17 shot clock 2846843 1920There’s an ancient idiom that says a man is known by the company he keeps.

That idea can be applied to other things, too, and it’s at the center of my ongoing argument against North Carolina high school basketball adding a shot clock to the game.

Langston Wertz, veteran high school writer for The Charlotte Observer, has long been a proponent of the shot clock and recently wrote a story about how the clock is going to go through a couple of trials in season-opening tournaments this year in North Carolina.

One is the Carmel Christian Tip Off Classic in Charlotte Nov. 9-10. The other is in Greensboro in the National High School Showcase Nov. 16-17.

Both tournaments will feature some top teams, the Charlotte tournament in particular drawing the famed program from Oak Hill, Virginia.

But here’s the interesting part. Both tournaments are being sponsored by a regional scouting service that, according to Wertz’s story, is footing the $3,000 bill for two wireless shot clocks.

Who are some other proponents of the clock? Well, there’s Bobby Lutz, former head coach at Charlotte and assistant at North Carolina State University.

Another backer is Sue Doran, director of athletics for the Charlotte-Mecklenburg Schools.

Paul Biancardi, a recruiting analyst for ESPN, is also in favor.

Do you see a pattern here? I certainly do. Scouts. College coaches. People from metropolitan areas.

All of these folks have a common ground. They focus on metropolitan areas with bigger schools, more talent to draw from and more college prospects.

These folks need to drive out of the city and attend some games in rural areas and at smaller schools where the number of college prospects is considerably smaller.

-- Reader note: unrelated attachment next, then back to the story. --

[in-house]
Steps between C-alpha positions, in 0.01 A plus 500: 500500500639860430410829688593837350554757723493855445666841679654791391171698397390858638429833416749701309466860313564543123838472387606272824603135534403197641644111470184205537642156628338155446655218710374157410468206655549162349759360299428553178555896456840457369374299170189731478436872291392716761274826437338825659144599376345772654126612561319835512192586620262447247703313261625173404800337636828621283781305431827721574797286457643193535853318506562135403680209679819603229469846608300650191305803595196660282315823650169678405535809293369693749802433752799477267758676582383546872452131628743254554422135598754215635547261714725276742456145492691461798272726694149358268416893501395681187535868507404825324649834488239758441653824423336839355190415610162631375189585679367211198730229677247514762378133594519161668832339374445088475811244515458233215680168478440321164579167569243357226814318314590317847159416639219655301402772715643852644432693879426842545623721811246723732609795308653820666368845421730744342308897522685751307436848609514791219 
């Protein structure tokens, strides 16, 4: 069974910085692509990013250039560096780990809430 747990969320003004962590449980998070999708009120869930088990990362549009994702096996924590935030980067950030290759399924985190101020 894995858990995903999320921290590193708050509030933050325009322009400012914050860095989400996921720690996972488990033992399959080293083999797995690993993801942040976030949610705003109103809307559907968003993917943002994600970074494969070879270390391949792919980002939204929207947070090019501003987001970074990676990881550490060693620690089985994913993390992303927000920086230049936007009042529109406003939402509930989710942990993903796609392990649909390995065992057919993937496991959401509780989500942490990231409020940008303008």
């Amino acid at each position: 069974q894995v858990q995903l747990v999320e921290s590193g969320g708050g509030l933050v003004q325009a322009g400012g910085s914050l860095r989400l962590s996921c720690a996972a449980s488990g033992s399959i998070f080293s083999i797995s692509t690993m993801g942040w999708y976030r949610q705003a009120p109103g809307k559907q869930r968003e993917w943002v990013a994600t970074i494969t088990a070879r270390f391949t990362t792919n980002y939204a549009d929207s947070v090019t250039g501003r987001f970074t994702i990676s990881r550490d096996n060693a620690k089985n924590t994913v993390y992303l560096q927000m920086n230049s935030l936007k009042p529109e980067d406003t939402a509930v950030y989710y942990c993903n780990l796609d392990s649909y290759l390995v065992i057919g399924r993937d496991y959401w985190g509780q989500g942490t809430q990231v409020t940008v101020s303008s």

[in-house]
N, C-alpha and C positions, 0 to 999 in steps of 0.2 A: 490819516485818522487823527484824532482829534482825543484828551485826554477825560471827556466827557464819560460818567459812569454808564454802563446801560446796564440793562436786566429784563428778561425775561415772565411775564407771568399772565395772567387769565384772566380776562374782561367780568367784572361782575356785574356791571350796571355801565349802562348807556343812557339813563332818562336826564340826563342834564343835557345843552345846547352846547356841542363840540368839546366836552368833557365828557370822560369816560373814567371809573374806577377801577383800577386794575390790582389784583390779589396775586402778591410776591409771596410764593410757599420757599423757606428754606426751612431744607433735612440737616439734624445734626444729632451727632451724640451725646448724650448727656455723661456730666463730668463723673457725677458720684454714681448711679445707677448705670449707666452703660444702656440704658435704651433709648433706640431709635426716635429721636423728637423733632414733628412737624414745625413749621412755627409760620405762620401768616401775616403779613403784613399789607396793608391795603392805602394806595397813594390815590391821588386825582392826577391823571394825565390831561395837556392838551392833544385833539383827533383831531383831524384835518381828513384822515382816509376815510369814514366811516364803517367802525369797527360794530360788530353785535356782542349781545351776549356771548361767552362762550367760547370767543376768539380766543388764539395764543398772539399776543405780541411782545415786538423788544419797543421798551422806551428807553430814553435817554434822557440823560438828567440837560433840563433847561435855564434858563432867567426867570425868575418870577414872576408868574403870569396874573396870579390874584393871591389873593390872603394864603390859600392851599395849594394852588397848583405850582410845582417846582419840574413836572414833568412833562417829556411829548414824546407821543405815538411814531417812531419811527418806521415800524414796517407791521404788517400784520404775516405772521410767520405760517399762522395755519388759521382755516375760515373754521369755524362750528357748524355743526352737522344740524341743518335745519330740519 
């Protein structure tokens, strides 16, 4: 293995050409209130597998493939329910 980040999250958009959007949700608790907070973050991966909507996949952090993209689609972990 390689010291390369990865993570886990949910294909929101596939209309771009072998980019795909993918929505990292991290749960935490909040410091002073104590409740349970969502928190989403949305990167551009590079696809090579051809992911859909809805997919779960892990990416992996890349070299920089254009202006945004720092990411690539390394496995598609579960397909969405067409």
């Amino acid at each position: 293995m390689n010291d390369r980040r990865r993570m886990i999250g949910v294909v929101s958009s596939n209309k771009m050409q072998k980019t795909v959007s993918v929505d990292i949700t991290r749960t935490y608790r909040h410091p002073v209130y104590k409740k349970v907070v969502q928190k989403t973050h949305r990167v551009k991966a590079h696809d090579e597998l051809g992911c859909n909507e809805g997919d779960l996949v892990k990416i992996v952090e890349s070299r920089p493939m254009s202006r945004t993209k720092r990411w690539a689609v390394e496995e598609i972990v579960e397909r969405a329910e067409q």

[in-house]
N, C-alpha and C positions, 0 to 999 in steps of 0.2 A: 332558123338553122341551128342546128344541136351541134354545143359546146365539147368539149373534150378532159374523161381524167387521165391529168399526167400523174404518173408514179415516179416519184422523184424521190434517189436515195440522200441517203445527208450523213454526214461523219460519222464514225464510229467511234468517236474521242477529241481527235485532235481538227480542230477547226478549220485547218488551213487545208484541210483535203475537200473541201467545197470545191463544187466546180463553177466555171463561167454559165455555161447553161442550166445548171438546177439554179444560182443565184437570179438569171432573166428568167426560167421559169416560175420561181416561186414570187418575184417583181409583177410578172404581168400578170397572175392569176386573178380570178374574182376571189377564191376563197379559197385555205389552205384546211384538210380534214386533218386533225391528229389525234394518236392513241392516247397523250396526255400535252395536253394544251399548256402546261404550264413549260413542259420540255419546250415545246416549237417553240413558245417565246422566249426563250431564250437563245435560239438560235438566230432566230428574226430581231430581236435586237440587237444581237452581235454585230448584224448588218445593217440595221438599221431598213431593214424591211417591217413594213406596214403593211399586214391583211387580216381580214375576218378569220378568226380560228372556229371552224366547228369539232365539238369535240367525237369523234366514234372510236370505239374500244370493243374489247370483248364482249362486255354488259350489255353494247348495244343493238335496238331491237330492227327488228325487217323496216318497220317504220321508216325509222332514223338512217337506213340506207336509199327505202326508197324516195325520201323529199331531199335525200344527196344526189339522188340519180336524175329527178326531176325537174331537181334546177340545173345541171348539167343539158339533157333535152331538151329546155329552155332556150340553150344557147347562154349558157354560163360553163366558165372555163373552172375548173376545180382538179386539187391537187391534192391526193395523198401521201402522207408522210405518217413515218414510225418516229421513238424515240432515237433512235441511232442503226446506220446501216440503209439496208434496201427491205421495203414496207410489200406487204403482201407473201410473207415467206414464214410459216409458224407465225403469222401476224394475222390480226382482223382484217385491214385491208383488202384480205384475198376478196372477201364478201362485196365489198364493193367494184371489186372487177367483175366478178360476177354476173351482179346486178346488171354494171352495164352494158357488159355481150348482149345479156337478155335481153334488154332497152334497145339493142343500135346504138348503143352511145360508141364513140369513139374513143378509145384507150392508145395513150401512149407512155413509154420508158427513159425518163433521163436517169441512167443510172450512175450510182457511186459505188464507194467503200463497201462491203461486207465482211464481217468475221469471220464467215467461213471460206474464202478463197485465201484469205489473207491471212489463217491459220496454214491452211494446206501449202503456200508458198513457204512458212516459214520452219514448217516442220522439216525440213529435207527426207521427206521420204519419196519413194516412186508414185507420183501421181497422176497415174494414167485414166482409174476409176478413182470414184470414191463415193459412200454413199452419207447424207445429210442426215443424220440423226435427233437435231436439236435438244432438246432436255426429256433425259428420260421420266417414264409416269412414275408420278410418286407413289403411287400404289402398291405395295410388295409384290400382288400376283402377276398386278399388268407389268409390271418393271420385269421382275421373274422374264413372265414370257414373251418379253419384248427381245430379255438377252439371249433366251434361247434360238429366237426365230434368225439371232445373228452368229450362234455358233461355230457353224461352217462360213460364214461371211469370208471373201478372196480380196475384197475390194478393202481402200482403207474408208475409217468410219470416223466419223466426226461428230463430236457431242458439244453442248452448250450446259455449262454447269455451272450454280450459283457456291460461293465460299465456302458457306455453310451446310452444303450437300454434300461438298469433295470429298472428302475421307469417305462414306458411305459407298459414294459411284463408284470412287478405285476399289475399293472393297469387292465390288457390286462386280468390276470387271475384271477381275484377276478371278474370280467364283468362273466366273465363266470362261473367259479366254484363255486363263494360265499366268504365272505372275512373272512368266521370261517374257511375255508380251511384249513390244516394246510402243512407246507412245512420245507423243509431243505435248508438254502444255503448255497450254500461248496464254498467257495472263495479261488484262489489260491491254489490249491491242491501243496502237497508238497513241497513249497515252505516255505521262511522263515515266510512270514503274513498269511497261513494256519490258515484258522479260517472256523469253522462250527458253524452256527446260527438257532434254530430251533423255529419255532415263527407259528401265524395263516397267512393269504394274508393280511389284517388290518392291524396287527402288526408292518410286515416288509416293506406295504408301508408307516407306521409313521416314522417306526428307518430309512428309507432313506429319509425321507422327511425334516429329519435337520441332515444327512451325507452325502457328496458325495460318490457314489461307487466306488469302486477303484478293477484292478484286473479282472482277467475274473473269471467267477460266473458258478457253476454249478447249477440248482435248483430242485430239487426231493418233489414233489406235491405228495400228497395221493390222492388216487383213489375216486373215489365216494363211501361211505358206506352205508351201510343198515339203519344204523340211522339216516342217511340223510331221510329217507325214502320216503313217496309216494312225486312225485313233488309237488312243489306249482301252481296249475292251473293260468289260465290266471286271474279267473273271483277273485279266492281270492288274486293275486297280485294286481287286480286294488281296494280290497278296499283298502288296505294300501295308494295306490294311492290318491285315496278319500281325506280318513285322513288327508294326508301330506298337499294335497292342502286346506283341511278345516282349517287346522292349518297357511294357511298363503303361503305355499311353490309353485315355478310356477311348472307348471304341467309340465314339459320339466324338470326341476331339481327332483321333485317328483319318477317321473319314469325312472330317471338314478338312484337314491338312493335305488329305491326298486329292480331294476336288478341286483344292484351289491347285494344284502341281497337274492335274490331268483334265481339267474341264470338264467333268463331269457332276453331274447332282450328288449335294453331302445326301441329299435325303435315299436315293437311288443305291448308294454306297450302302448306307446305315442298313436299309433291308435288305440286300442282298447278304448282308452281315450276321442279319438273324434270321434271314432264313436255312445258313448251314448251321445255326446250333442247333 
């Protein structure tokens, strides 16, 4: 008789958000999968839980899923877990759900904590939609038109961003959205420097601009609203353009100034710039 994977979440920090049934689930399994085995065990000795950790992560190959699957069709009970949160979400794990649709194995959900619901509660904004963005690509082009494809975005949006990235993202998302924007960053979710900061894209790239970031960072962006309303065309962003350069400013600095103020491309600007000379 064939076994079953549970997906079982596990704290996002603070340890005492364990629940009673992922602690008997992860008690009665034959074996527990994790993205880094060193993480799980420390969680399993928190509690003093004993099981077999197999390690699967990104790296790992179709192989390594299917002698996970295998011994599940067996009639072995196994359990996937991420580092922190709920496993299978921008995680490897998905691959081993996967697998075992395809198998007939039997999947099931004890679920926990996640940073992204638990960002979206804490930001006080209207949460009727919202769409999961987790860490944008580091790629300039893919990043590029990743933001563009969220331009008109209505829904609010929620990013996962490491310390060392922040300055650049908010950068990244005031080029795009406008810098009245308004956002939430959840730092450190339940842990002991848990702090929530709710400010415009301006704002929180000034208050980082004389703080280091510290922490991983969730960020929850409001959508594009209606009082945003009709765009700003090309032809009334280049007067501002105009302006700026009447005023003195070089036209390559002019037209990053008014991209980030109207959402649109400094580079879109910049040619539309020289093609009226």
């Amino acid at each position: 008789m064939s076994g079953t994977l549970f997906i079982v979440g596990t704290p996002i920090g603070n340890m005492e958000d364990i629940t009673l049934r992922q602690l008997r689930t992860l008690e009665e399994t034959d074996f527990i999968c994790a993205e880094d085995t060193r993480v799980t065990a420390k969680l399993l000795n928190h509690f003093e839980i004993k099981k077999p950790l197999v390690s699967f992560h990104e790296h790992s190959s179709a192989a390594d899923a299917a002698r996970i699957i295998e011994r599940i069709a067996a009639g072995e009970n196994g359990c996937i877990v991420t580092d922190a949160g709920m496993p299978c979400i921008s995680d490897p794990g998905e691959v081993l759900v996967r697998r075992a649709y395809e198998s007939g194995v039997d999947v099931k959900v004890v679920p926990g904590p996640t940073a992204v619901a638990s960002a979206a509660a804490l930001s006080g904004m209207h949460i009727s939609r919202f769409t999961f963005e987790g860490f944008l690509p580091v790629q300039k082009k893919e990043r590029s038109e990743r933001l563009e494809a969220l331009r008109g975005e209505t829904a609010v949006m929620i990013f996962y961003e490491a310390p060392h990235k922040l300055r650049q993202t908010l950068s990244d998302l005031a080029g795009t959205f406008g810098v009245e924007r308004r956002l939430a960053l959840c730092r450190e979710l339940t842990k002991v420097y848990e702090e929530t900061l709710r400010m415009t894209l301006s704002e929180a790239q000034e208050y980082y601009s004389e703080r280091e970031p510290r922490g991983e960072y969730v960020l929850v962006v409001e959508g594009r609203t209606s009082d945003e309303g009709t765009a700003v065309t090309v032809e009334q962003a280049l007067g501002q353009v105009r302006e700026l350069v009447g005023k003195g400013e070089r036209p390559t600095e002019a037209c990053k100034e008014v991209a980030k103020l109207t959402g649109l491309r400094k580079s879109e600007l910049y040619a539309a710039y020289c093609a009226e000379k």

My point has been and remains that the push for the shot clock in high schools is coming from one group, the group that only sees big-time prospects play on a consistent basis and has no appreciation for the vast number of schools in North Carolina that don’t have a four- or five-star athlete on the roster and aren’t likely to in the near future.

I hope you checked that price tag for shot 

clocks for these two tournaments in November. 

It was $1,500 per clock. We’ve got teachers buying supplies for their students on a regular basis in North Carolina. I don’t think we need to strap athletic budgets any further by tacking on the cost of a $1,500 shot clock and then finding the money to pay someone to run it.

By the way, I ran a scoreboard clock in my high school days at West Rowan, and it was a pain to monitor. I can only imagine the headaches involved with a shot clock and getting it right every Tuesday and Friday night.

I agree totally with one person quoted in the Langston Wertz article, Kevin Garner of the Missouri State High School Activities Association.Wertz said of the nearly 1 million athletes who play boys and girls high school basketball in this country in 2017, 3.4 percent of boys and 3.9 percent of girls play in the Collegiate Athletic Association

As Garner put it, “Should we make the high school game like the college game to help less than four percent of the players?”

My reply remains a resounding no.

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